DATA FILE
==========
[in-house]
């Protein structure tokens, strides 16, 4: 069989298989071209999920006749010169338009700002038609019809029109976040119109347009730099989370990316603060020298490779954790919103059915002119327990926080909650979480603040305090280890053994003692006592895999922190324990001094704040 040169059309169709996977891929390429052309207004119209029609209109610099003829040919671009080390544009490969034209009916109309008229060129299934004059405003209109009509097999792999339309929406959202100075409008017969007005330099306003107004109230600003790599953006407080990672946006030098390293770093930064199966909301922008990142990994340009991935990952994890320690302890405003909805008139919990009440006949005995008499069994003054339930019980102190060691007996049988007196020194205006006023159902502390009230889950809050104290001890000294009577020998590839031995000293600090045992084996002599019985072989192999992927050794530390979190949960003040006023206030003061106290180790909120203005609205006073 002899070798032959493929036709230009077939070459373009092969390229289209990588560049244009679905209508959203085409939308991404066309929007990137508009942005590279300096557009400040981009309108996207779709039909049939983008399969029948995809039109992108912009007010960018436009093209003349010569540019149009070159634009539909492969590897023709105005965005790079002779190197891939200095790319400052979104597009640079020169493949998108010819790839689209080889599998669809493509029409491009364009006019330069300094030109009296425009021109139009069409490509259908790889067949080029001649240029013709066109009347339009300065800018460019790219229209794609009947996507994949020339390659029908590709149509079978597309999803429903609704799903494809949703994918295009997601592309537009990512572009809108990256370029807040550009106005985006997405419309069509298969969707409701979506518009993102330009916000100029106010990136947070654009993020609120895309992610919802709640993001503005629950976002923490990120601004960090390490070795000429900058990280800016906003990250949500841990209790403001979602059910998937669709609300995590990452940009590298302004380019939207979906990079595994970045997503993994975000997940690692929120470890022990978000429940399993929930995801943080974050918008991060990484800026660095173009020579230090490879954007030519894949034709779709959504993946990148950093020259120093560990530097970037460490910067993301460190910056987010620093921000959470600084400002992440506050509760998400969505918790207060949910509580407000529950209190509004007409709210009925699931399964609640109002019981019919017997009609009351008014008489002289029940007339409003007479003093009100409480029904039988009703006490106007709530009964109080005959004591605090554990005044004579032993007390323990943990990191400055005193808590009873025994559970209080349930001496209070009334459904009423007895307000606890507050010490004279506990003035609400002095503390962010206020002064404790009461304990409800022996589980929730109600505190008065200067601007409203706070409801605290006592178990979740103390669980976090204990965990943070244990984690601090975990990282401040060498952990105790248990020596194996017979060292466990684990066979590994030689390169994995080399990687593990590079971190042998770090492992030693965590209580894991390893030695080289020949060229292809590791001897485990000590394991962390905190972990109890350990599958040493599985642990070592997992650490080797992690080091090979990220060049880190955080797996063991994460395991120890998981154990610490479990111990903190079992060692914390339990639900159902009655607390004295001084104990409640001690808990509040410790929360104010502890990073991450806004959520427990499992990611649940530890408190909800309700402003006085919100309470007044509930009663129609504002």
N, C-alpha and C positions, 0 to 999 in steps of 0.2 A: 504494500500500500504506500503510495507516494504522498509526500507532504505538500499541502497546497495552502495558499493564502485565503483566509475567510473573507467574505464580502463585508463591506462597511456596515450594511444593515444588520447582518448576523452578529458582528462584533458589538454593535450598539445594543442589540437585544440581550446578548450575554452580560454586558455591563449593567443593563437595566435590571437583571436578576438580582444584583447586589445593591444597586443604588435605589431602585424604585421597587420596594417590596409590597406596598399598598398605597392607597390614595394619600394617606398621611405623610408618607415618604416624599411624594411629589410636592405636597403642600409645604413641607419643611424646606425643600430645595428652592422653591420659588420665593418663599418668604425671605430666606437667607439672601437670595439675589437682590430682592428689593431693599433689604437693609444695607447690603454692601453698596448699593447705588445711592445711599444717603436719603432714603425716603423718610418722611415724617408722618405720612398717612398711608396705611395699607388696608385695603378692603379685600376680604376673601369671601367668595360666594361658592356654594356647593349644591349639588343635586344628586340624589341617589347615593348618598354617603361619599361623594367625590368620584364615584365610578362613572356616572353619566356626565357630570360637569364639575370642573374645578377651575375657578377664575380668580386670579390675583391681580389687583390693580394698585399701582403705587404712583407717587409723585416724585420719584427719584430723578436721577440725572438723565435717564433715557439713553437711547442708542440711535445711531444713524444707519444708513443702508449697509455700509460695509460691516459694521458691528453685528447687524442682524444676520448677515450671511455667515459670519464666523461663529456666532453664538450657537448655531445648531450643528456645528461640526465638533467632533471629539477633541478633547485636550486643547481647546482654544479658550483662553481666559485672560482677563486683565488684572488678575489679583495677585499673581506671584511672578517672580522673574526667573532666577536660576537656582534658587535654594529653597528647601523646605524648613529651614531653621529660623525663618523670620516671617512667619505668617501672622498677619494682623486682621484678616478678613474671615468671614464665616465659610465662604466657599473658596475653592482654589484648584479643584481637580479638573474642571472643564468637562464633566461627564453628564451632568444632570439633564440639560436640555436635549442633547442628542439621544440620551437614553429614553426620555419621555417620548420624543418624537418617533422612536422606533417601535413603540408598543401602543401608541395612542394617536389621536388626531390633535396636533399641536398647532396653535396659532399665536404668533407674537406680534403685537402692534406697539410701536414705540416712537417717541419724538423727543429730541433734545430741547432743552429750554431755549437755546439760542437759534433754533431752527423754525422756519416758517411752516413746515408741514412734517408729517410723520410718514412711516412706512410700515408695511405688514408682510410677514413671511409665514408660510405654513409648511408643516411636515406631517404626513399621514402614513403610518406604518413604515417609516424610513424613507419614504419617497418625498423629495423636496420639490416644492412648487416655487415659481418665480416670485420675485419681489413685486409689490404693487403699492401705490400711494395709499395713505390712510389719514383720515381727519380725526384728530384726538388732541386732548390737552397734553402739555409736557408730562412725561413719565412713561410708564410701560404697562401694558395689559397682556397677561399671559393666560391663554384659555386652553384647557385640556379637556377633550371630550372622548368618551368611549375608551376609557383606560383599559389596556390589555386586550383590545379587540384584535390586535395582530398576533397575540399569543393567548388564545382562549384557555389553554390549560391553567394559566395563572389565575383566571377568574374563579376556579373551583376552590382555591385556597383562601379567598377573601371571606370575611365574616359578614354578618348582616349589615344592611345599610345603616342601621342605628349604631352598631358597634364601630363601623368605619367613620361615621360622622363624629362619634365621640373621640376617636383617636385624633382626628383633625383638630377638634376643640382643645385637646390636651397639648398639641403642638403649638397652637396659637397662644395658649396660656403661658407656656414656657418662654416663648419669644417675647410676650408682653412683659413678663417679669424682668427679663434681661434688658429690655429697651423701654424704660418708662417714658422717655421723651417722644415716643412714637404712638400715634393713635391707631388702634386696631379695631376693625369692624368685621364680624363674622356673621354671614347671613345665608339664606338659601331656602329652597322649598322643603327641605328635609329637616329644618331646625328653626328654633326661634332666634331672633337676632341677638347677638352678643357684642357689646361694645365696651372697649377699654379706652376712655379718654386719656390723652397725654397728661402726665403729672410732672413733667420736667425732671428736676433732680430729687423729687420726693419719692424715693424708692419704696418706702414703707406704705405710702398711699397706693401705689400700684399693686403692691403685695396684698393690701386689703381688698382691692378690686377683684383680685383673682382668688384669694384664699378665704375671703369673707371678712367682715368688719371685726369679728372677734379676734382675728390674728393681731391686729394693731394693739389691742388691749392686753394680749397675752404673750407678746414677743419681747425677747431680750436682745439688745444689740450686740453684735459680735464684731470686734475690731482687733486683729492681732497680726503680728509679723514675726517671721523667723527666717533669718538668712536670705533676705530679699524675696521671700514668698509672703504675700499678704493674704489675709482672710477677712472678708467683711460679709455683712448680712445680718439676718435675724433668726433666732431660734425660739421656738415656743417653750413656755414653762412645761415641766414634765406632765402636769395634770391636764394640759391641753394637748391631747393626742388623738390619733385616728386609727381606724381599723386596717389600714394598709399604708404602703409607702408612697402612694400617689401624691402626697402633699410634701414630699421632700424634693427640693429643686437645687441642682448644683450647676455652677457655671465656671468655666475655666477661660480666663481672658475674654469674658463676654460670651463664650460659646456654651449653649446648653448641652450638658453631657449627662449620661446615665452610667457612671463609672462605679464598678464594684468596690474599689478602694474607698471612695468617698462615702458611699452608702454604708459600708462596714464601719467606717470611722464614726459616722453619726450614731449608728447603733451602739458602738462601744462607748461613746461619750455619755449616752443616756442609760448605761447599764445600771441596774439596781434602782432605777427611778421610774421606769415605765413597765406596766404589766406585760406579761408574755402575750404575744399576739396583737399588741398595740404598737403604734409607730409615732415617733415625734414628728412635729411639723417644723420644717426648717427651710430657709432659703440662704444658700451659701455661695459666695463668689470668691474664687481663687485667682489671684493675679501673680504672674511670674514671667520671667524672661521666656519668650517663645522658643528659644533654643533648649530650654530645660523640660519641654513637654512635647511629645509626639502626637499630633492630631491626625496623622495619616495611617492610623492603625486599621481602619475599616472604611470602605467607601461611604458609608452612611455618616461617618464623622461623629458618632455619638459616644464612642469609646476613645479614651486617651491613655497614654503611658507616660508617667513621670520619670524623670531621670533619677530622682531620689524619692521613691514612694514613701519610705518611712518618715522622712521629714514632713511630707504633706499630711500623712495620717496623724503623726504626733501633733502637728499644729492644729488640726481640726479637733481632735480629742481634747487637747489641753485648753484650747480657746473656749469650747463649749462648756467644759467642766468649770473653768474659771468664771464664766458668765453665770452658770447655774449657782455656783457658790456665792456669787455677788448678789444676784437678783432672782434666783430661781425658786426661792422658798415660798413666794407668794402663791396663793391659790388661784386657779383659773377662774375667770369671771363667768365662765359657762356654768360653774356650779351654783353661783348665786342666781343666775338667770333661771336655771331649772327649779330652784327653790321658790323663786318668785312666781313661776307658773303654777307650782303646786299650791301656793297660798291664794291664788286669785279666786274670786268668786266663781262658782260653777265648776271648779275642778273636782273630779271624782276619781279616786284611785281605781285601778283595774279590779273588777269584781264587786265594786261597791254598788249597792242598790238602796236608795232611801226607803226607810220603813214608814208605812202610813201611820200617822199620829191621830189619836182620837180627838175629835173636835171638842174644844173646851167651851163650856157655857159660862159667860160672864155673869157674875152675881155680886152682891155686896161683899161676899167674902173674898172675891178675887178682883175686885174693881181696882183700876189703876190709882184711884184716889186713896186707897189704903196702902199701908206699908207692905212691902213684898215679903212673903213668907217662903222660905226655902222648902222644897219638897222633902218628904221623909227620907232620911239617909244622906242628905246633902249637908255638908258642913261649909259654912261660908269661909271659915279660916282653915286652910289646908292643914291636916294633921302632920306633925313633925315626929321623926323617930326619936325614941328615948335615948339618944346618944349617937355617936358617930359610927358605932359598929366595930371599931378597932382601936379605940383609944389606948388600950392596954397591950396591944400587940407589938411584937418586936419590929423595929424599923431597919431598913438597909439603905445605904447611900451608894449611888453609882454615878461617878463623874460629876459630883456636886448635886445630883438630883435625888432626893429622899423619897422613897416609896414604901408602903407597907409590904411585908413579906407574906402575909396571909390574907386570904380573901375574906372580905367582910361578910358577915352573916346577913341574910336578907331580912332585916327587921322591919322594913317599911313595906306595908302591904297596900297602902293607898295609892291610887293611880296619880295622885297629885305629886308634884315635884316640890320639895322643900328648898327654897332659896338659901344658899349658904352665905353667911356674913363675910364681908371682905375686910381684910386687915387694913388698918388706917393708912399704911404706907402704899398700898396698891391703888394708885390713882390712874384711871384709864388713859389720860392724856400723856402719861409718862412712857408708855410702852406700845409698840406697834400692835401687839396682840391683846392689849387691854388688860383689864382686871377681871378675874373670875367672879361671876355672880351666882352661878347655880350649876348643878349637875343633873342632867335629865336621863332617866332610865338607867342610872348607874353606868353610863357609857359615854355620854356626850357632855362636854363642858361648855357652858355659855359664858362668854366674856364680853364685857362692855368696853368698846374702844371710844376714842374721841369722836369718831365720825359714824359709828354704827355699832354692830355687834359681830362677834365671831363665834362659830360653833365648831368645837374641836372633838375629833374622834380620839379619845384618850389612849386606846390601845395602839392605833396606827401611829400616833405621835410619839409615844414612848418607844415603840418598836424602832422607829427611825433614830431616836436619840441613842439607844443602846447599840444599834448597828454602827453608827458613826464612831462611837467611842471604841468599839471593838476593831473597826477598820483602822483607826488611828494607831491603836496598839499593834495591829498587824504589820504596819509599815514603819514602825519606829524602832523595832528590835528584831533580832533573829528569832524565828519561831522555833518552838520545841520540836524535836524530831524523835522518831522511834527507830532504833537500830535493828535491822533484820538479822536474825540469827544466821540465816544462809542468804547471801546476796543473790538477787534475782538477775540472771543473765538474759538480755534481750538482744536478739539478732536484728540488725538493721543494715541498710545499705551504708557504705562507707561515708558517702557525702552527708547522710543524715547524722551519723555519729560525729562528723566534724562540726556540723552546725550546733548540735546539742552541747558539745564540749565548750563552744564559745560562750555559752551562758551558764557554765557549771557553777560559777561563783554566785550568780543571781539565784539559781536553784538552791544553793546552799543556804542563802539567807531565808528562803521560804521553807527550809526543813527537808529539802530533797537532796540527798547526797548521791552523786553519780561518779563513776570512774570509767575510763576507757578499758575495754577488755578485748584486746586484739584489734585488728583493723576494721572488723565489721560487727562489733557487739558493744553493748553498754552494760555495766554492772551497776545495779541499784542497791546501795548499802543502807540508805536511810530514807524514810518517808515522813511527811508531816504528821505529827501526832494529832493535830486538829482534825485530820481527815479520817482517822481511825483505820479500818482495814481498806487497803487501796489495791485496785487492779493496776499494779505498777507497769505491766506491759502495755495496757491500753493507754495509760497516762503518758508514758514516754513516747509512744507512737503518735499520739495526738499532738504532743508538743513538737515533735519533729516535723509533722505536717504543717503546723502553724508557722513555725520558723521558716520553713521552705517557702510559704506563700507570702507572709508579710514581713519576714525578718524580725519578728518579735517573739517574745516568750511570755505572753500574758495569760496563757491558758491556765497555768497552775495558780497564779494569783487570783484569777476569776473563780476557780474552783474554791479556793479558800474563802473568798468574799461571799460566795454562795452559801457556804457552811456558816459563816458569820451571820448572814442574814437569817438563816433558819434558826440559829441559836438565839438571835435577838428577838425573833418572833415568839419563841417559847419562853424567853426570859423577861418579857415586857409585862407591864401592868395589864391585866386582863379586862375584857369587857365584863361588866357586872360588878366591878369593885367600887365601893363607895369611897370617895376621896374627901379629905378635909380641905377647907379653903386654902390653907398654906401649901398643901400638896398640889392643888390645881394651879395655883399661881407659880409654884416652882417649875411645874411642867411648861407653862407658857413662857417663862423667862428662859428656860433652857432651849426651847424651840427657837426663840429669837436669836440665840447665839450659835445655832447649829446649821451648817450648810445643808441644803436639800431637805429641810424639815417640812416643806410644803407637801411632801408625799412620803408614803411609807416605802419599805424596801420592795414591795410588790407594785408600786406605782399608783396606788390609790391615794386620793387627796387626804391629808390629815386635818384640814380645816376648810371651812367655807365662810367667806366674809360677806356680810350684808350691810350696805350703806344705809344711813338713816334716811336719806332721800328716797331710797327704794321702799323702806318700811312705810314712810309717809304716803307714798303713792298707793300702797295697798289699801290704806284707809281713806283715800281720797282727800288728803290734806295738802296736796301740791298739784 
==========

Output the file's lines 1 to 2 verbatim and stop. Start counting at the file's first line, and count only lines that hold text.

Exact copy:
[in-house]
């Protein structure tokens, strides 16, 4: 069989298989071209999920006749010169338009700002038609019809029109976040119109347009730099989370990316603060020298490779954790919103059915002119327990926080909650979480603040305090280890053994003692006592895999922190324990001094704040 040169059309169709996977891929390429052309207004119209029609209109610099003829040919671009080390544009490969034209009916109309008229060129299934004059405003209109009509097999792999339309929406959202100075409008017969007005330099306003107004109230600003790599953006407080990672946006030098390293770093930064199966909301922008990142990994340009991935990952994890320690302890405003909805008139919990009440006949005995008499069994003054339930019980102190060691007996049988007196020194205006006023159902502390009230889950809050104290001890000294009577020998590839031995000293600090045992084996002599019985072989192999992927050794530390979190949960003040006023206030003061106290180790909120203005609205006073 002899070798032959493929036709230009077939070459373009092969390229289209990588560049244009679905209508959203085409939308991404066309929007990137508009942005590279300096557009400040981009309108996207779709039909049939983008399969029948995809039109992108912009007010960018436009093209003349010569540019149009070159634009539909492969590897023709105005965005790079002779190197891939200095790319400052979104597009640079020169493949998108010819790839689209080889599998669809493509029409491009364009006019330069300094030109009296425009021109139009069409490509259908790889067949080029001649240029013709066109009347339009300065800018460019790219229209794609009947996507994949020339390659029908590709149509079978597309999803429903609704799903494809949703994918295009997601592309537009990512572009809108990256370029807040550009106005985006997405419309069509298969969707409701979506518009993102330009916000100029106010990136947070654009993020609120895309992610919802709640993001503005629950976002923490990120601004960090390490070795000429900058990280800016906003990250949500841990209790403001979602059910998937669709609300995590990452940009590298302004380019939207979906990079595994970045997503993994975000997940690692929120470890022990978000429940399993929930995801943080974050918008991060990484800026660095173009020579230090490879954007030519894949034709779709959504993946990148950093020259120093560990530097970037460490910067993301460190910056987010620093921000959470600084400002992440506050509760998400969505918790207060949910509580407000529950209190509004007409709210009925699931399964609640109002019981019919017997009609009351008014008489002289029940007339409003007479003093009100409480029904039988009703006490106007709530009964109080005959004591605090554990005044004579032993007390323990943990990191400055005193808590009873025994559970209080349930001496209070009334459904009423007895307000606890507050010490004279506990003035609400002095503390962010206020002064404790009461304990409800022996589980929730109600505190008065200067601007409203706070409801605290006592178990979740103390669980976090204990965990943070244990984690601090975990990282401040060498952990105790248990020596194996017979060292466990684990066979590994030689390169994995080399990687593990590079971190042998770090492992030693965590209580894991390893030695080289020949060229292809590791001897485990000590394991962390905190972990109890350990599958040493599985642990070592997992650490080797992690080091090979990220060049880190955080797996063991994460395991120890998981154990610490479990111990903190079992060692914390339990639900159902009655607390004295001084104990409640001690808990509040410790929360104010502890990073991450806004959520427990499992990611649940530890408190909800309700402003006085919100309470007044509930009663129609504002």